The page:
First among these, the addition of 222 ‘A’-shares to the index will make the component of Chinese shares accessible to international investors more representative of China’s economy, which is still one of the fastest-growing in the world. China accounts for about 15% of global GDP, but shares accessible to overseas investors – largely through those listed in Hong K­ong and the US – have not generally been accurate proxies for the Chinese economy.

Second, China’s inclusion in the MSCI index will turbocharge an inflow of funds into the Chinese market from international investors. MSCI itself has said that $17 to $18 billion of indexed money is likely to flow into the market initially. Some analysts have estimated that these inflows will be even higher over the next five to 10 years. This will have far-reaching implications for liquidity, valuations, and governance as international investors progressively increase their allocations to Chinese equities. Today, holdings among overseas investors account for less than 1.5 percent of China’s total market capitalization.

Rising overseas participation will have a significant impact because it will increase institutional ownership of quoted stocks on the Shanghai and Shenzhen exchanges (SHSE and SZSE). These have historically been retail-driven markets with relatively modest free floats of below 50 percent. The predominance of retail investors in the Chinese equity market has meant that while trading volumes have been higher than in markets such as Hong Kong and Taiwan, they remain dwarfed by those in the U.S.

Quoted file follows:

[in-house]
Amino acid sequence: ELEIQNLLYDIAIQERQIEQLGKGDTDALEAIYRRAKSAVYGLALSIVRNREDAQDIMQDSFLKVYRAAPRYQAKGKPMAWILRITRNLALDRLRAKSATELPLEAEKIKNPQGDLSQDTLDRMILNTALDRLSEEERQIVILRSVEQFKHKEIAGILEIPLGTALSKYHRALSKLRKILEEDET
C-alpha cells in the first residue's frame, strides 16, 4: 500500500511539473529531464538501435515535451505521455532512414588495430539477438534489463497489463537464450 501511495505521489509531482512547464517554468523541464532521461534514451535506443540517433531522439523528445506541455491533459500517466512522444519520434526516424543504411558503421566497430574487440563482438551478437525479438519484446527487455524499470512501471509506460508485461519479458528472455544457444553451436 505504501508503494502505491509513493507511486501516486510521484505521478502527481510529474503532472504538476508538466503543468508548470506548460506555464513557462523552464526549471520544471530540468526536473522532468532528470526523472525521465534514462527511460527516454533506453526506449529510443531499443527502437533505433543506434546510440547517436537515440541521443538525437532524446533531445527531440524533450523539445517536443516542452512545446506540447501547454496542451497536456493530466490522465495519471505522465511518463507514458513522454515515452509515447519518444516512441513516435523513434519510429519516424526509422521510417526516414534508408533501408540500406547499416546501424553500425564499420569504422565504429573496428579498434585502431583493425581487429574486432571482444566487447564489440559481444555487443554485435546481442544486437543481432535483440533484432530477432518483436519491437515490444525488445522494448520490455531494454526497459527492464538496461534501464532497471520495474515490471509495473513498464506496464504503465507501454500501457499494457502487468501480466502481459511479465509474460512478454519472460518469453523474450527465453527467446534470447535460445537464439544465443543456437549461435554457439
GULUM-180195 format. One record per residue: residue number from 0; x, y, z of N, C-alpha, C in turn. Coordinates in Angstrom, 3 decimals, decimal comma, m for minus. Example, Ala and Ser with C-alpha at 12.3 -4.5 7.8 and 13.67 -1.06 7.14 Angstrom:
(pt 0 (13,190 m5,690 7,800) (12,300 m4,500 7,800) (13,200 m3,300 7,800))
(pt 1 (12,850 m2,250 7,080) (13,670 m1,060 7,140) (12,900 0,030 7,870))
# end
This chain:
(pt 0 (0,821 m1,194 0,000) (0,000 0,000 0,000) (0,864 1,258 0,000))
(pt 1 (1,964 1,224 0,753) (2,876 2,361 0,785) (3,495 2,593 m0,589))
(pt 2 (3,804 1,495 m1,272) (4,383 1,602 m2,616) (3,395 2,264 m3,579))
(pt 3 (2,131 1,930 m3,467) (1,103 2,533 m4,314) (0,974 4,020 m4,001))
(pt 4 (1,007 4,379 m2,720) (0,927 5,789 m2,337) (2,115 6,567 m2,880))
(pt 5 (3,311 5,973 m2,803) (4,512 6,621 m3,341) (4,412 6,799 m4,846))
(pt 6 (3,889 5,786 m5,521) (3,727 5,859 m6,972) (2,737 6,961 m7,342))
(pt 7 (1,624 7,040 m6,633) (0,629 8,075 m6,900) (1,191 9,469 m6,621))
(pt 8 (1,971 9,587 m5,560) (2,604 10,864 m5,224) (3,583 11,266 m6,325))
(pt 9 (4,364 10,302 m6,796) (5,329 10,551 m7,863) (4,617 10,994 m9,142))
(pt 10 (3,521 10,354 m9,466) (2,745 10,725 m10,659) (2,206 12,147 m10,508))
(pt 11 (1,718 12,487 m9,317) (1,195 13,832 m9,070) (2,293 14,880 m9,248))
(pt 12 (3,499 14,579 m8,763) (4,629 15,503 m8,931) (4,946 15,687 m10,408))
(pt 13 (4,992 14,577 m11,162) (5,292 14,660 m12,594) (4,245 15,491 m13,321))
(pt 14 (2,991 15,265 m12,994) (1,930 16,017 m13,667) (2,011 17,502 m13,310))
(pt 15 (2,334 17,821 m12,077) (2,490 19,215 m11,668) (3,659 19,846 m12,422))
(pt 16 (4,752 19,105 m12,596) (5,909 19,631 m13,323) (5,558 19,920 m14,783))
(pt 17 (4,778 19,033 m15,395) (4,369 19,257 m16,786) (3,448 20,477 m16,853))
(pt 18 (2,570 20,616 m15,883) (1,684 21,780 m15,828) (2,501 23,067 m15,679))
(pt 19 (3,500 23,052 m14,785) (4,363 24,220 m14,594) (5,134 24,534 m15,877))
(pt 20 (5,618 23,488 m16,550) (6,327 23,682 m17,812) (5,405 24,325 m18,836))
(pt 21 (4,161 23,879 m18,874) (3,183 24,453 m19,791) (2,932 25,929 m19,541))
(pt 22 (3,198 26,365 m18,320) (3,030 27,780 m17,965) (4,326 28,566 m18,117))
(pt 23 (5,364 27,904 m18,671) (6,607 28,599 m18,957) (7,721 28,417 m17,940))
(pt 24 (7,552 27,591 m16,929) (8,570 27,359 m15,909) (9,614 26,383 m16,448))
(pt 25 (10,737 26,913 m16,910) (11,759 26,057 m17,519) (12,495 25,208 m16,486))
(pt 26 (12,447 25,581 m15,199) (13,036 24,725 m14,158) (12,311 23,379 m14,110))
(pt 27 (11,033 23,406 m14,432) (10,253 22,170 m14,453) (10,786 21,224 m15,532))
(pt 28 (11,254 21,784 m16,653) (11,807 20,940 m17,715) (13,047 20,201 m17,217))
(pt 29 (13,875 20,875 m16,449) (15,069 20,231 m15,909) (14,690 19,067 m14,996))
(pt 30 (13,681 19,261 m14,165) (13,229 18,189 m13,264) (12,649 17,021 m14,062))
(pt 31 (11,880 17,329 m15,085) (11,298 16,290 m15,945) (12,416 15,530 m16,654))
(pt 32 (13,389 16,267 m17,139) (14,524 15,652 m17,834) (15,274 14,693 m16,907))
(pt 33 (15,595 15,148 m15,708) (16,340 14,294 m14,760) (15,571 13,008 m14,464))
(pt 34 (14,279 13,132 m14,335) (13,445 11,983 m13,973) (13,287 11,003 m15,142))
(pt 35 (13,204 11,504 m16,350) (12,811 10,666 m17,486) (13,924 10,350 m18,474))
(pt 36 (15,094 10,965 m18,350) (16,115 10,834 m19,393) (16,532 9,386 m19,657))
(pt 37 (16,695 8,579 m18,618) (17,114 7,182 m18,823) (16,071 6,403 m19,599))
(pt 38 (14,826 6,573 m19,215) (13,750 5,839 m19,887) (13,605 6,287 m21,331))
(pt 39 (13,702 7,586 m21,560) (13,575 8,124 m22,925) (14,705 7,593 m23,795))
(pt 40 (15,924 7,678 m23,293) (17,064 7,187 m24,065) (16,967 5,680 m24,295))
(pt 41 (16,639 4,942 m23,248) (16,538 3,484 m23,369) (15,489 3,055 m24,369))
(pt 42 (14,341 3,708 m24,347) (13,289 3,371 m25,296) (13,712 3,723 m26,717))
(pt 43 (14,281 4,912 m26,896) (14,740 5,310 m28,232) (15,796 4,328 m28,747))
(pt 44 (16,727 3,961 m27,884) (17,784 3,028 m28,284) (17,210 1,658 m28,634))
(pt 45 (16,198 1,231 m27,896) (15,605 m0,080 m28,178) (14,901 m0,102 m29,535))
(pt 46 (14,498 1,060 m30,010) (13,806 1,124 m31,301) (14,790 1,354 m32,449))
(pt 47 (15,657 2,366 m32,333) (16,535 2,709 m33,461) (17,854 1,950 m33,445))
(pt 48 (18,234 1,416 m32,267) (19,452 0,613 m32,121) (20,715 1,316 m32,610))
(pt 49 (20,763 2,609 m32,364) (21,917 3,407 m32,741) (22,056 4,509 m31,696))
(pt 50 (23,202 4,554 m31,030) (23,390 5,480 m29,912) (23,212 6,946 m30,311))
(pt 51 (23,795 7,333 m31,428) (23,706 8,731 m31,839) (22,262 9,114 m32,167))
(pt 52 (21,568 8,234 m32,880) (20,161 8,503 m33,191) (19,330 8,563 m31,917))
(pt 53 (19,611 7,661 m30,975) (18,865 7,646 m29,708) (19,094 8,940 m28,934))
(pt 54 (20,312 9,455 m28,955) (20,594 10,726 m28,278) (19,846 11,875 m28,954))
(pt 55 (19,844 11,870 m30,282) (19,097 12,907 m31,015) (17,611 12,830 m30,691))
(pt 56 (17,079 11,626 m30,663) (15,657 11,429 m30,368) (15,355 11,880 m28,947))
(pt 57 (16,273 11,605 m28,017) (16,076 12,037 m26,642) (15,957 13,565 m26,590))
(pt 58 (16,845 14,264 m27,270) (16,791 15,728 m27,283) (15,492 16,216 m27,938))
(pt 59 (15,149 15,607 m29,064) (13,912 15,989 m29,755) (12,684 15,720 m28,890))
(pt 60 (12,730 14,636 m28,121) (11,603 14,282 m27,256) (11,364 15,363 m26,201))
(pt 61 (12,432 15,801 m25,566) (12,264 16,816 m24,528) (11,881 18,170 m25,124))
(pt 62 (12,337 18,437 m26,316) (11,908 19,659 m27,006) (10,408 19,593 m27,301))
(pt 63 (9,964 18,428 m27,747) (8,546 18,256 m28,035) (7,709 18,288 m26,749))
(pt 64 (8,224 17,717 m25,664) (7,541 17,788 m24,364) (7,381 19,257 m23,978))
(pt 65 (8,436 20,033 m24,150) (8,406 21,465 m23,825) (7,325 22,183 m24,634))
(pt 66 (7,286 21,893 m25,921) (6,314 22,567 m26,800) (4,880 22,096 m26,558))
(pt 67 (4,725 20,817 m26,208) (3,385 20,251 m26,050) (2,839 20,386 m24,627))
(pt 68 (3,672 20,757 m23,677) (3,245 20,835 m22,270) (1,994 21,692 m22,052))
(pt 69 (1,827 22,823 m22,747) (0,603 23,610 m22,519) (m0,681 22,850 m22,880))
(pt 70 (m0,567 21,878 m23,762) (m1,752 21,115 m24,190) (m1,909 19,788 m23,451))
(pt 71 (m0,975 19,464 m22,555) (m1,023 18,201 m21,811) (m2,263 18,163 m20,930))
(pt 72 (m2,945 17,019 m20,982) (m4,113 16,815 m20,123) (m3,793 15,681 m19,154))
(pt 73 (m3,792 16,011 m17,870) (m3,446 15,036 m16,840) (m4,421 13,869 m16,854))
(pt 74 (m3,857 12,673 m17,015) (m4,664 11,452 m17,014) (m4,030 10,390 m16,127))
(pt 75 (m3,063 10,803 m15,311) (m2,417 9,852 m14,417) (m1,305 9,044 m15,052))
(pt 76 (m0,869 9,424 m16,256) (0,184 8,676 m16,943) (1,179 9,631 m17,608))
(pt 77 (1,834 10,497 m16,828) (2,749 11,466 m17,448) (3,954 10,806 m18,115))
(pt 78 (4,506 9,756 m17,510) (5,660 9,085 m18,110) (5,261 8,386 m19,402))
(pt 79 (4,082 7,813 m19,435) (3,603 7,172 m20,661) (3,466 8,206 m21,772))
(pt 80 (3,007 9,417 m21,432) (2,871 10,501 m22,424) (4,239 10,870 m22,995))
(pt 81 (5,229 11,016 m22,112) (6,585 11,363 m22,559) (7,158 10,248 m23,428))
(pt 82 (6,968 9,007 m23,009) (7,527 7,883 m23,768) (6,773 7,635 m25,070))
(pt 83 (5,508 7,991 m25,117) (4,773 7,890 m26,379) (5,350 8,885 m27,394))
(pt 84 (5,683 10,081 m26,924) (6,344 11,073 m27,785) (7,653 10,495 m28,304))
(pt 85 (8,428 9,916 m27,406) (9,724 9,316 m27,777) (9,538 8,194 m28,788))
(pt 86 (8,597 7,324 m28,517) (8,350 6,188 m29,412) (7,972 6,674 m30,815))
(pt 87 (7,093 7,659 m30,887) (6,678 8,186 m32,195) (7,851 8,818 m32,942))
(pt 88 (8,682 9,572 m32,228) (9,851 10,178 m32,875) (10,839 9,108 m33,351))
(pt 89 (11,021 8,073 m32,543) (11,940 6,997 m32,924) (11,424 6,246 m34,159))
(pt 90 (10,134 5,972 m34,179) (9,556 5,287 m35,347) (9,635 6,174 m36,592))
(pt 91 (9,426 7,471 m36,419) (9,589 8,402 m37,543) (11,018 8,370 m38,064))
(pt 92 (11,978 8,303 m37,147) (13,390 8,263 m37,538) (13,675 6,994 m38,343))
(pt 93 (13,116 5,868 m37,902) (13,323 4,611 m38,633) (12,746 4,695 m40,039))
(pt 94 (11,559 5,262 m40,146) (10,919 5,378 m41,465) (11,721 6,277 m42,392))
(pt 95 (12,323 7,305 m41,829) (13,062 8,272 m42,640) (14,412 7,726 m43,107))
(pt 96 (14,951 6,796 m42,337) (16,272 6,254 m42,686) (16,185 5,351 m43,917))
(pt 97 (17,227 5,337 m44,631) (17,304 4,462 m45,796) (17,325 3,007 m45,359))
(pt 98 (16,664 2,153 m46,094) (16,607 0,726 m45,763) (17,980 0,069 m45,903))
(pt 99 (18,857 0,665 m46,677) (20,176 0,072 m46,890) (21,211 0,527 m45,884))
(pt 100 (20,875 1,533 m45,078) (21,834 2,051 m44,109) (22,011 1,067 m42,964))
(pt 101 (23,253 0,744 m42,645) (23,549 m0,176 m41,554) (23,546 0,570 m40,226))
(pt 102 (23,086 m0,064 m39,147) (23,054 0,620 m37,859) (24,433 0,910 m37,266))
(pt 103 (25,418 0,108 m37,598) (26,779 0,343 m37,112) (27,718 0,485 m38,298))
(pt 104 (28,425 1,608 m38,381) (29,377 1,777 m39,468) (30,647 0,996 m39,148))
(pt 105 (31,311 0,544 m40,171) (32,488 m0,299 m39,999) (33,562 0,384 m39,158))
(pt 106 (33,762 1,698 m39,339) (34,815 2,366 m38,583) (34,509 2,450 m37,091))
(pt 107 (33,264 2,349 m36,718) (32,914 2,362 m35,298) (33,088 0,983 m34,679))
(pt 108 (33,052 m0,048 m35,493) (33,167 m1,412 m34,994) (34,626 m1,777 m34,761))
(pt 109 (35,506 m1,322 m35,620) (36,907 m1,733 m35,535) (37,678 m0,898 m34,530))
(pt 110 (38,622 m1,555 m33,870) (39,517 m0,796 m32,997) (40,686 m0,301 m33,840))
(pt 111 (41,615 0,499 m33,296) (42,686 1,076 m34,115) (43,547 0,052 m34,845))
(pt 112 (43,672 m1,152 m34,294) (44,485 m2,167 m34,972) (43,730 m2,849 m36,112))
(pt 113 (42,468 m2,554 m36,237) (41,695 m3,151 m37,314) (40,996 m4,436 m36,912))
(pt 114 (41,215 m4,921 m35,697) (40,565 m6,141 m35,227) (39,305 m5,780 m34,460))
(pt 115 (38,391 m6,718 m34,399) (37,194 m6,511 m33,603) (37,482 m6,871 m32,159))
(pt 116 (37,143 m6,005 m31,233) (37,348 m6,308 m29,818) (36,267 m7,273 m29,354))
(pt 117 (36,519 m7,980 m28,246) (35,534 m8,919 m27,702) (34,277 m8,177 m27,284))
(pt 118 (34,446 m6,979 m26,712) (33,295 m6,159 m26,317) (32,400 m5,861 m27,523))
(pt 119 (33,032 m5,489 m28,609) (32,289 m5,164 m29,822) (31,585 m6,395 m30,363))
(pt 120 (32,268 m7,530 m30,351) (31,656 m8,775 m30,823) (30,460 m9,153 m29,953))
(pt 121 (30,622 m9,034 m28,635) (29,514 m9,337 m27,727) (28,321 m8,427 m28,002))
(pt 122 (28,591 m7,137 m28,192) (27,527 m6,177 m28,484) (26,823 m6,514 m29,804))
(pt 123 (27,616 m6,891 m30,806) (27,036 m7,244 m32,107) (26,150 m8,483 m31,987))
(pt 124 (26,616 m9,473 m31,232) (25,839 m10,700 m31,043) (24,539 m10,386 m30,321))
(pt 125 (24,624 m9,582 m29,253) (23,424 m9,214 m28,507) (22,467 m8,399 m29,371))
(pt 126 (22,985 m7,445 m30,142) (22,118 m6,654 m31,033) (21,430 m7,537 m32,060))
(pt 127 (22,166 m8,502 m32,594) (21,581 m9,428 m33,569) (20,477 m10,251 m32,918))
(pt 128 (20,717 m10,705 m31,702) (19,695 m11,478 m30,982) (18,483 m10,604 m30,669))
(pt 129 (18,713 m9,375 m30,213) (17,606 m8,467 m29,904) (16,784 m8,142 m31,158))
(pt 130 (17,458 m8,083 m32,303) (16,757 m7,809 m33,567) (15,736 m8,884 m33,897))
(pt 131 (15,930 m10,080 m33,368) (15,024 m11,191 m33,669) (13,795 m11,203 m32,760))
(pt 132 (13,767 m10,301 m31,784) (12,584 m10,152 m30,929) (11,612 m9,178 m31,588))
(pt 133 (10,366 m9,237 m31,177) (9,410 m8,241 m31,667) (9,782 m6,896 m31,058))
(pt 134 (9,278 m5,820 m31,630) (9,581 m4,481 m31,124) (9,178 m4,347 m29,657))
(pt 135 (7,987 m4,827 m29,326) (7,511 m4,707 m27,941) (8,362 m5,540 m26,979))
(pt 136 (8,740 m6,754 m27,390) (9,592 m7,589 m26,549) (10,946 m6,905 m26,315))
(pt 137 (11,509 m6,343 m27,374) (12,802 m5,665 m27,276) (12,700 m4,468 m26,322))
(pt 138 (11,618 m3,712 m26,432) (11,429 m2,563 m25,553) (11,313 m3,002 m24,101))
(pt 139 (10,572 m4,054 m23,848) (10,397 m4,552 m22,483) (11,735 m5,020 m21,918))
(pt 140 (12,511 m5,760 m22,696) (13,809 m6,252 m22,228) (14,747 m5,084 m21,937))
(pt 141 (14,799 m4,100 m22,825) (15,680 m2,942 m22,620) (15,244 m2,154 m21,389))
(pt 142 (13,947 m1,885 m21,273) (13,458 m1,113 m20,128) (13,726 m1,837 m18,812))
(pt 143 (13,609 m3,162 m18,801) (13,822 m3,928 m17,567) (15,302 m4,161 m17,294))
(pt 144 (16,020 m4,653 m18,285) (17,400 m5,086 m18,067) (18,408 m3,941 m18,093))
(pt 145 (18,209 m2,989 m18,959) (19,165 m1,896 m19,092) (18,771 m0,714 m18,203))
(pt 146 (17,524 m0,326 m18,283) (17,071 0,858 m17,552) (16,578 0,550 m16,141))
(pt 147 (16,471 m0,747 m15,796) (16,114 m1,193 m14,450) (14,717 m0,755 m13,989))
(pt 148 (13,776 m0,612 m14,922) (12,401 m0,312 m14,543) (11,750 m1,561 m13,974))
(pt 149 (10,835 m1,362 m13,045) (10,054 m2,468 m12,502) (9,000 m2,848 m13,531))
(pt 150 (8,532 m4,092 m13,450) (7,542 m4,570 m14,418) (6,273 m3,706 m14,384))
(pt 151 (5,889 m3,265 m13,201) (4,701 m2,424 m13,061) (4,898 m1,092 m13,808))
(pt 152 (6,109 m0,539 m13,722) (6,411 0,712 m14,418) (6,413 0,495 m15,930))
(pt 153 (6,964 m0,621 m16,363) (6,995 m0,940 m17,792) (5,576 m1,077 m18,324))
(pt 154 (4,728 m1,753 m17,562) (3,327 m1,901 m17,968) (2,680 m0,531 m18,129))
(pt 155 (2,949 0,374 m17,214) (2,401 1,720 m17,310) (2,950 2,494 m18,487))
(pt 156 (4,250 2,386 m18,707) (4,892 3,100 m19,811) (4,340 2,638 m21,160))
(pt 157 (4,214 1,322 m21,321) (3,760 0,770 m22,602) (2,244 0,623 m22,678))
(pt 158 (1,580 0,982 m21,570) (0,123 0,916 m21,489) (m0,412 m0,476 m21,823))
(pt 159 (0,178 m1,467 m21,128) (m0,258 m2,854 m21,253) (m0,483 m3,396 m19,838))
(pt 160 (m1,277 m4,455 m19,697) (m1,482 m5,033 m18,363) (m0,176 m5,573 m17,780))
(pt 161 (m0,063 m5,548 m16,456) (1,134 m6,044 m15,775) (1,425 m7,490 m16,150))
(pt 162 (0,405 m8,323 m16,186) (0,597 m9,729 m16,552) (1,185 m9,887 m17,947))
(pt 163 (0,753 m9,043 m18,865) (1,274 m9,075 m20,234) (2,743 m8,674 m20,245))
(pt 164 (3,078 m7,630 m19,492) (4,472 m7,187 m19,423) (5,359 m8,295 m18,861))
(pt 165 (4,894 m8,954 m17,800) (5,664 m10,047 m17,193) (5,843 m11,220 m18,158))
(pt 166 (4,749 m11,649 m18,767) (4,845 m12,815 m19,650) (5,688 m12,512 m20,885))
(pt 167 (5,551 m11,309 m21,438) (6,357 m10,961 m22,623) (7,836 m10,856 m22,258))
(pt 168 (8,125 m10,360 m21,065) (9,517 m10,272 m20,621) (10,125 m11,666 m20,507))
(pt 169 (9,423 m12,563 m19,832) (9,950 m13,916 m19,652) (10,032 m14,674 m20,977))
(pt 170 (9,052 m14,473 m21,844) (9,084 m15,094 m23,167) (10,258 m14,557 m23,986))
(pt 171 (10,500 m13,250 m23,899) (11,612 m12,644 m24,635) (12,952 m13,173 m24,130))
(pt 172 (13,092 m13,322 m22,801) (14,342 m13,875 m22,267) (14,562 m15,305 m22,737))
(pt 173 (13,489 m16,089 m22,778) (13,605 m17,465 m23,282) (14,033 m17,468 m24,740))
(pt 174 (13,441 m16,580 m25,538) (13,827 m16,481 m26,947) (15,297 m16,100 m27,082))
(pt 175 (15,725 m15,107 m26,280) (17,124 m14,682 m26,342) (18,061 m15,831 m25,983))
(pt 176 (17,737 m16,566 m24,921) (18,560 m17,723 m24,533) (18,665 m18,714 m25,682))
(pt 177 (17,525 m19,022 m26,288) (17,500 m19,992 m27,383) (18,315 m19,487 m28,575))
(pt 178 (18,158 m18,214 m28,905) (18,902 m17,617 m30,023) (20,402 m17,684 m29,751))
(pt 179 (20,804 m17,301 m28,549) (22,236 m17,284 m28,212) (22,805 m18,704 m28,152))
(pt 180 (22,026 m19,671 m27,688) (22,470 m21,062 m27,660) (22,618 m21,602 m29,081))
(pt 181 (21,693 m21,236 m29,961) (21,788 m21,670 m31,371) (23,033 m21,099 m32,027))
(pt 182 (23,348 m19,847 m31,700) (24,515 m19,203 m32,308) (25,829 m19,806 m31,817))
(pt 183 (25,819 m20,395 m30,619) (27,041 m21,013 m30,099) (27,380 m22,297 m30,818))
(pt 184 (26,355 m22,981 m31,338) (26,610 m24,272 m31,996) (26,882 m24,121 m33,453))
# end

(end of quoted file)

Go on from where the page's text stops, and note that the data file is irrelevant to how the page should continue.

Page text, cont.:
Evidence from developed markets such as Hong Kong and Australia indicates that as equity markets expand, and as more companies are listed and free-float levels rise, coverage by equity analysts increases markedly. This in turn implies that equity valuations become more reflective of fundamentals.

Empirical evidence suggests that each of the major initiatives that China has taken to open its capital market to international investors has pushed trading volumes and valuations up across most sectors. “Considering the aggregate size of market liberalisation policies only represent a small percentage of A-share market capitalisation, the momentum of market movement around these event occurences, on average 4.5% within 30 days, indicate a strong behavioral effect within domestic retail investors,” says Liu. This is supported by the performance of stocks excluded from each stock connect implementation seeing similar positive performance as those that were included. Most dramatically, according to S&P Global Market Intelligence data, in the two weeks following the Shanghai Stock Connect, both the Shenzhen and Shanghai markets saw growth of around 8%, although no Shenzhen stocks were available through the scheme.